ISIL As a Transnational Social Movement

Thursday, 14 July 2016: 11:00
Location: Hörsaal 26 (Main Building)
Oral Presentation
Jeffrey GOODWIN, New York University, USA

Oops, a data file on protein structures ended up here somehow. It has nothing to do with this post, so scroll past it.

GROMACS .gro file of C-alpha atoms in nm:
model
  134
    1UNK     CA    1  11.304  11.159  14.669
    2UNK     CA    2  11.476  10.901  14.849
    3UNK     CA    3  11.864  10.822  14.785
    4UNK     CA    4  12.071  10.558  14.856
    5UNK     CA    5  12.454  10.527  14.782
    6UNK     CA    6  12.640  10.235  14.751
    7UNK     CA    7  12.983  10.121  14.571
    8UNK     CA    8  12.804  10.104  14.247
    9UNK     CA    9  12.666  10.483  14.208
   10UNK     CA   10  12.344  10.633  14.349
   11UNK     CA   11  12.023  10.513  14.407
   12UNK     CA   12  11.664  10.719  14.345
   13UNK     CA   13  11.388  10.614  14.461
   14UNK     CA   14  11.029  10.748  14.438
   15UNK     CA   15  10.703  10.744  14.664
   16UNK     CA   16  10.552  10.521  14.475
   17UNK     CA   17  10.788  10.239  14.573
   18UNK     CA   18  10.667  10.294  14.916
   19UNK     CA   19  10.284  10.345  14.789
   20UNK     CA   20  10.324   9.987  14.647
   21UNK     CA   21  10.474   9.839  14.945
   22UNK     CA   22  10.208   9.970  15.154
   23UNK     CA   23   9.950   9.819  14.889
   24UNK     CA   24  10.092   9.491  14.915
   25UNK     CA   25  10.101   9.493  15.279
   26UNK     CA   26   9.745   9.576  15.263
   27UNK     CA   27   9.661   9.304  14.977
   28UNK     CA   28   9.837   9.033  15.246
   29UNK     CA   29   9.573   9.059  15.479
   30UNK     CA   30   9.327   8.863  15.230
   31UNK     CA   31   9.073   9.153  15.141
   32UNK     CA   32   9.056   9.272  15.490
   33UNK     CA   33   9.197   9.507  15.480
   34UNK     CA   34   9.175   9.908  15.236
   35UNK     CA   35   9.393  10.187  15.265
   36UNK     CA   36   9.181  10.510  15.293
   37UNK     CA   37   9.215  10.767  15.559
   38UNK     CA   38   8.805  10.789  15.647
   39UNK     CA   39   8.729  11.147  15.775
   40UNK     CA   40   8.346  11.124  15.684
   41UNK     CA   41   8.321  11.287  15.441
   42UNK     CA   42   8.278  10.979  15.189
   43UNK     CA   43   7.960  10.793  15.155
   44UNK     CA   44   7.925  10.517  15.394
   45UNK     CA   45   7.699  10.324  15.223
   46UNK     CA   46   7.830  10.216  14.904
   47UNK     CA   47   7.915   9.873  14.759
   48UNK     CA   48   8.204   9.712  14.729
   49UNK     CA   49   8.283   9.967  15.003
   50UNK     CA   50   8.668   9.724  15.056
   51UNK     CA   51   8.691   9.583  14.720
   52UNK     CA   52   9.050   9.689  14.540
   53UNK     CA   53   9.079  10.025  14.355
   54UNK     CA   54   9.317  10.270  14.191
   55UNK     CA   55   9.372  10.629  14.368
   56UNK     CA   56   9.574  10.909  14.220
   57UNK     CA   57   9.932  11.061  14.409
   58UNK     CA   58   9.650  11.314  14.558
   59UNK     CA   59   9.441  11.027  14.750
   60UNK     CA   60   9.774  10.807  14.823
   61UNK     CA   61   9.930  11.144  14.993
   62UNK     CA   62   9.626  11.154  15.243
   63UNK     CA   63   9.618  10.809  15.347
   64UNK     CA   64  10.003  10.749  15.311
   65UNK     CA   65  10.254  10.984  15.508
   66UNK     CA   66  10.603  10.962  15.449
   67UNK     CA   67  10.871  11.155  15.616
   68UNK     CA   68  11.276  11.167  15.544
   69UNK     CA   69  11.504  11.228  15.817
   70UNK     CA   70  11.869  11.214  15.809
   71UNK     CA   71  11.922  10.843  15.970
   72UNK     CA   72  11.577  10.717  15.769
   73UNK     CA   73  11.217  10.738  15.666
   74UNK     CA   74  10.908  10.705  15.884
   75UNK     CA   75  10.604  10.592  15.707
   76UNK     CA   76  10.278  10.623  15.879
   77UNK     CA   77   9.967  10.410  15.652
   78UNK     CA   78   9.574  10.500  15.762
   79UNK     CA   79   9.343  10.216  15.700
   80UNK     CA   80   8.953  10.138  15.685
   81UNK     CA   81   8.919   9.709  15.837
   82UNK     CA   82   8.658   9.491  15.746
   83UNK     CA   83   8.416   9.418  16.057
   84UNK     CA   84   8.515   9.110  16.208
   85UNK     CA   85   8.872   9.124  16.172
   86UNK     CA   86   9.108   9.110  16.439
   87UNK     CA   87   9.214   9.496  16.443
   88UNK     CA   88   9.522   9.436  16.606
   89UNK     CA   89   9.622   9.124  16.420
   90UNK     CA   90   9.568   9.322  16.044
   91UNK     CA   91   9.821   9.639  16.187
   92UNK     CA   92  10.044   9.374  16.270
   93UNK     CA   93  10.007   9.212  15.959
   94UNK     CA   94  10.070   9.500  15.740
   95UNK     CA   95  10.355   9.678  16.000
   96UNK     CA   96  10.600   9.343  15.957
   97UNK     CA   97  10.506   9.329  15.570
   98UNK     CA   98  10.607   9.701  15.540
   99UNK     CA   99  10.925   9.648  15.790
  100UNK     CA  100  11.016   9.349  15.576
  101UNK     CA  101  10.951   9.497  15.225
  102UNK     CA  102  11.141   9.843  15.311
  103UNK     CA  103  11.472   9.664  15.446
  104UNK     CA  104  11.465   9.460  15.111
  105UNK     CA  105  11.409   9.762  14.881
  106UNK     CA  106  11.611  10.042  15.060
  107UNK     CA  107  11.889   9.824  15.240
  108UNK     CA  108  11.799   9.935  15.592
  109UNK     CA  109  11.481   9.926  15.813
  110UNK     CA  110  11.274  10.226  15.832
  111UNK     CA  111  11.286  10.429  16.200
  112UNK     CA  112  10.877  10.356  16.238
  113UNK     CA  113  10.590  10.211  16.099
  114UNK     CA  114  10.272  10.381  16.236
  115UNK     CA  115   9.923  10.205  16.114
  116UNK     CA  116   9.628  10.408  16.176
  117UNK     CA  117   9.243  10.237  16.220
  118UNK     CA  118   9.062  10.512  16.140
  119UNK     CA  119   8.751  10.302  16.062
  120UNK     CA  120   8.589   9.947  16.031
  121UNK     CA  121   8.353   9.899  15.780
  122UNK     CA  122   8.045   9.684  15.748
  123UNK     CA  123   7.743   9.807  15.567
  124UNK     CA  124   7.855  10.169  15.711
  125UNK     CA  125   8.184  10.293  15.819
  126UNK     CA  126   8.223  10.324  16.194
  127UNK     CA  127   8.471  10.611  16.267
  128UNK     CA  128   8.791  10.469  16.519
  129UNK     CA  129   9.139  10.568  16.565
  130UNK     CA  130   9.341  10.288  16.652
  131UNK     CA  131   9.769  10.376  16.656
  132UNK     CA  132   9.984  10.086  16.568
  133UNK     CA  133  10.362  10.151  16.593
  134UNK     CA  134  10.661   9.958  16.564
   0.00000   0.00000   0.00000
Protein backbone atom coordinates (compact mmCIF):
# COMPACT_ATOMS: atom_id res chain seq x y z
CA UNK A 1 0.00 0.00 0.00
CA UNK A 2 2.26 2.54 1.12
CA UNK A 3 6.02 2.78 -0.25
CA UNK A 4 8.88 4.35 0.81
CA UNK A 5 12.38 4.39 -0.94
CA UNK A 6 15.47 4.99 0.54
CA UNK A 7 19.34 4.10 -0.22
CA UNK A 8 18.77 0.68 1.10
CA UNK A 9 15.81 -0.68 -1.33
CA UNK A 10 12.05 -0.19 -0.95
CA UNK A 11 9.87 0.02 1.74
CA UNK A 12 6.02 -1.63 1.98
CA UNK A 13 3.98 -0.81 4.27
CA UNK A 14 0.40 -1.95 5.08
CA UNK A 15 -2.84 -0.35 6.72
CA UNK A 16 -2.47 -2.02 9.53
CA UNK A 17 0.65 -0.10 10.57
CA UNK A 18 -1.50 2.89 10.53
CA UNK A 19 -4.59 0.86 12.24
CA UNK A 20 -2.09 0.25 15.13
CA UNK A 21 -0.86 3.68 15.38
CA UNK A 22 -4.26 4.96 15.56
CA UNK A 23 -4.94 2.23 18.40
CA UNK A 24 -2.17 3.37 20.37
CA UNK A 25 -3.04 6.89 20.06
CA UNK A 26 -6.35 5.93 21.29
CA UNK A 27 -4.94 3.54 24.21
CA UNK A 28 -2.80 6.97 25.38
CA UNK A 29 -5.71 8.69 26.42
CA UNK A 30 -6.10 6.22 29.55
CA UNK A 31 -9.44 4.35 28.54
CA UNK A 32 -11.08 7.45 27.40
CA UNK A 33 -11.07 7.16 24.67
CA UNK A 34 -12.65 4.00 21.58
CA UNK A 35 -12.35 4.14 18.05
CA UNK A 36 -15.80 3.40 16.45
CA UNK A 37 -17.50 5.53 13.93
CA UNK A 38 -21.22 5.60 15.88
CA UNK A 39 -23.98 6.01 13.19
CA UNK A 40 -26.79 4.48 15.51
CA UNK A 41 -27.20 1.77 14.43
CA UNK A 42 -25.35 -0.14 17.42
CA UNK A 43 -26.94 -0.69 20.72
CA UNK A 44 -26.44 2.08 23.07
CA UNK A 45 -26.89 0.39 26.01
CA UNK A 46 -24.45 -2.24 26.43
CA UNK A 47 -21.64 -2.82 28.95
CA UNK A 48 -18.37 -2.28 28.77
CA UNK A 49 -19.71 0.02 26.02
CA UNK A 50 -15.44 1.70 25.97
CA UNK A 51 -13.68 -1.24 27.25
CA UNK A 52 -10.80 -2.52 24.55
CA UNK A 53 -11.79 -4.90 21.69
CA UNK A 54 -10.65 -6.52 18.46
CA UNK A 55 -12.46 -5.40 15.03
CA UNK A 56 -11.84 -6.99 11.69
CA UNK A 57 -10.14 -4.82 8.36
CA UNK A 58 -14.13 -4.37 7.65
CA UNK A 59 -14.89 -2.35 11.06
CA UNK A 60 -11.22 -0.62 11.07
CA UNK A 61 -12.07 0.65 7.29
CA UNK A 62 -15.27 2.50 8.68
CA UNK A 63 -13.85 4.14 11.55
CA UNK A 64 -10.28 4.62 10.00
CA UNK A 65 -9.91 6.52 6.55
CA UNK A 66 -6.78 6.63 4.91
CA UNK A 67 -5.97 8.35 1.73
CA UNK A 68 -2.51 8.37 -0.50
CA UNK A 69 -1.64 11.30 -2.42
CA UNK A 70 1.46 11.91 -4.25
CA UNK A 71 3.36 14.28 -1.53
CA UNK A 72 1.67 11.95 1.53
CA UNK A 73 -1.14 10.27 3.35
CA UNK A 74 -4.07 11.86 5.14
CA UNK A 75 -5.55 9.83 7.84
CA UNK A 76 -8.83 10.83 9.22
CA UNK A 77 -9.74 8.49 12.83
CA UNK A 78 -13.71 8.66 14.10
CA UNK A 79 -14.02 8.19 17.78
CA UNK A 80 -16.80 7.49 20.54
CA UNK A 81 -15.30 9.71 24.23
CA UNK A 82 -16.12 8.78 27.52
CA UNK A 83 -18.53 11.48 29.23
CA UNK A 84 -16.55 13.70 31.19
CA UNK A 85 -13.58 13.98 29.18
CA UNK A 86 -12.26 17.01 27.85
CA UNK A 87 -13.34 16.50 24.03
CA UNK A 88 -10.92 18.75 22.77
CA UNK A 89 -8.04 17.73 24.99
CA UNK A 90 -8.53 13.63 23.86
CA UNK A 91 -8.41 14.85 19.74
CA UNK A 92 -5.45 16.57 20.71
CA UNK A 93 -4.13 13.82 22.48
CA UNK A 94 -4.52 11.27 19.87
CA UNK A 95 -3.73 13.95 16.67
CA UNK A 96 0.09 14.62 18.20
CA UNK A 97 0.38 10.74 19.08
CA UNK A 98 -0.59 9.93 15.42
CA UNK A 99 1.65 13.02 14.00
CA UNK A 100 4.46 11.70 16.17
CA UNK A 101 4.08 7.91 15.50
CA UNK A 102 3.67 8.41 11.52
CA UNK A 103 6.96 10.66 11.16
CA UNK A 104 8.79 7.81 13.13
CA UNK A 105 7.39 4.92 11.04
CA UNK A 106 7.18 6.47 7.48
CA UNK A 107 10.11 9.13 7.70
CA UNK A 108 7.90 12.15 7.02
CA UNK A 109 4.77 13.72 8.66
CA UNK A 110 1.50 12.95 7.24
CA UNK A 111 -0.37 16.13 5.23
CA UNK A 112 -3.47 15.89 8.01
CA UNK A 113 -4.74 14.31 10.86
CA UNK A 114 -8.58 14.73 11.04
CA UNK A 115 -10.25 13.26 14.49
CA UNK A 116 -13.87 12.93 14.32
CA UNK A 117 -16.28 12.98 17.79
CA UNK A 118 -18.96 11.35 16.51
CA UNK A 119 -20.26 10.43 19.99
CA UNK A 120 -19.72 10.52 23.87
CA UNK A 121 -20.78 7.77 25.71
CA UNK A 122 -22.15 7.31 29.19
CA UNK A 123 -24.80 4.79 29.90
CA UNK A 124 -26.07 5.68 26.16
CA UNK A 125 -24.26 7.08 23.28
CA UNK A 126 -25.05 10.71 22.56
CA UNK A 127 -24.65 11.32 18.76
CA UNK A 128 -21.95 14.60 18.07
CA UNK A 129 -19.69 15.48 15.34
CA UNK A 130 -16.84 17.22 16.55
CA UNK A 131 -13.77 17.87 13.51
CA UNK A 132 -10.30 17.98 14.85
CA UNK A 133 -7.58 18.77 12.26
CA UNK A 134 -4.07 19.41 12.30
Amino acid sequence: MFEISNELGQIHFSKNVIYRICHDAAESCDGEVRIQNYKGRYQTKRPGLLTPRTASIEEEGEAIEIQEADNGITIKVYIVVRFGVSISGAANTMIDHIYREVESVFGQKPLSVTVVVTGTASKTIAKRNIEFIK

When studying recent social movements, scholars have tended to focus on participatory, pro-democratic, and potentially emancipatory movements to the neglect of authoritarian, exclusive, and anti-democratic movements which have nonetheless become very large and powerful in the new millennium. Perhaps no recent social movement has been as powerful as the Islamic State in Iraq and the Levant (ISIL), also known as ISIS (the Islamic State in Iraq and Syria) or simply the Islamic State. ISIL claims to have 100,000 armed fighters and many more supporters. The U.S. Central Intelligence Agency estimates that 30,000 foreigners have traveled to the region to join ISIL, including Europeans and North Americans. ISIL operates transnationally, in both Iraq and Syria, and groups affiliated with ISIL, if only ideologically, operate in several other countries, with as many as 57,000 total members. Most significantly, ISIL today controls extensive territory in both Iraq and Syria and is the effective government or state in these territories, which are home to millions of people. This paper examines the sources and limits of ISIL’s popularity. What combination of grievances, hopes, and fears have led so many people to support ISIL? And does ISIL have the capacity for further growth?